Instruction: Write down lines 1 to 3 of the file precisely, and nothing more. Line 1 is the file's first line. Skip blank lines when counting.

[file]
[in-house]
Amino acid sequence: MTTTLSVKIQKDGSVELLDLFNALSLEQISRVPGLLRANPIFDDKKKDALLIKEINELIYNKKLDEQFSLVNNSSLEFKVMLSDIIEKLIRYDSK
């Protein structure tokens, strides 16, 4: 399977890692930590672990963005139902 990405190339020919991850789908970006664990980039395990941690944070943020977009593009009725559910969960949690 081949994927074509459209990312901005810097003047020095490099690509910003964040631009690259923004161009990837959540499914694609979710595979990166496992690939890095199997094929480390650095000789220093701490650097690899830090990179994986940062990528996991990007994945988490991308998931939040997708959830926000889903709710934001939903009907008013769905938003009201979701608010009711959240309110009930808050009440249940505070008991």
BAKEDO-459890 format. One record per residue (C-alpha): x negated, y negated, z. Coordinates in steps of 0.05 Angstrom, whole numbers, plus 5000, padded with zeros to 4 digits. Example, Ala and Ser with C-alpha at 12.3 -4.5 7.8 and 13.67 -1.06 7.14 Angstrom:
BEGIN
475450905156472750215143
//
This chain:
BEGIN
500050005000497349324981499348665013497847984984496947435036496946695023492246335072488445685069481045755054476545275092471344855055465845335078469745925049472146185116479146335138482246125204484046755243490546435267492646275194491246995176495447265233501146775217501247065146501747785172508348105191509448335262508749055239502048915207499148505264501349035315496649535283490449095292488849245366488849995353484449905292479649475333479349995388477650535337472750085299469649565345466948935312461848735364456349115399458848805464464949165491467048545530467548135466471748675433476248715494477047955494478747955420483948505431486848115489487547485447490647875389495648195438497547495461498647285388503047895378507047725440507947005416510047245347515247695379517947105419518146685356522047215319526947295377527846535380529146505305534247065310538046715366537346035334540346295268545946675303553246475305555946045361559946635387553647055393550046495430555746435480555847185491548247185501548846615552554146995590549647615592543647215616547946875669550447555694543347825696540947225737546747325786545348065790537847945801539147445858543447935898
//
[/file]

[in-house]
Amino acid sequence: MTTTLSVKIQKDGSVELLDLFNALSLEQISRVPGLLRANPIFDDKKKDALLIKEINELIYNKKLDEQFSLVNNSSLEFKVMLSDIIEKLIRYDSK
């Protein structure tokens, strides 16, 4: 399977890692930590672990963005139902 990405190339020919991850789908970006664990980039395990941690944070943020977009593009009725559910969960949690 081949994927074509459209990312901005810097003047020095490099690509910003964040631009690259923004161009990837959540499914694609979710595979990166496992690939890095199997094929480390650095000789220093701490650097690899830090990179994986940062990528996991990007994945988490991308998931939040997708959830926000889903709710934001939903009907008013769905938003009201979701608010009711959240309110009930808050009440249940505070008991």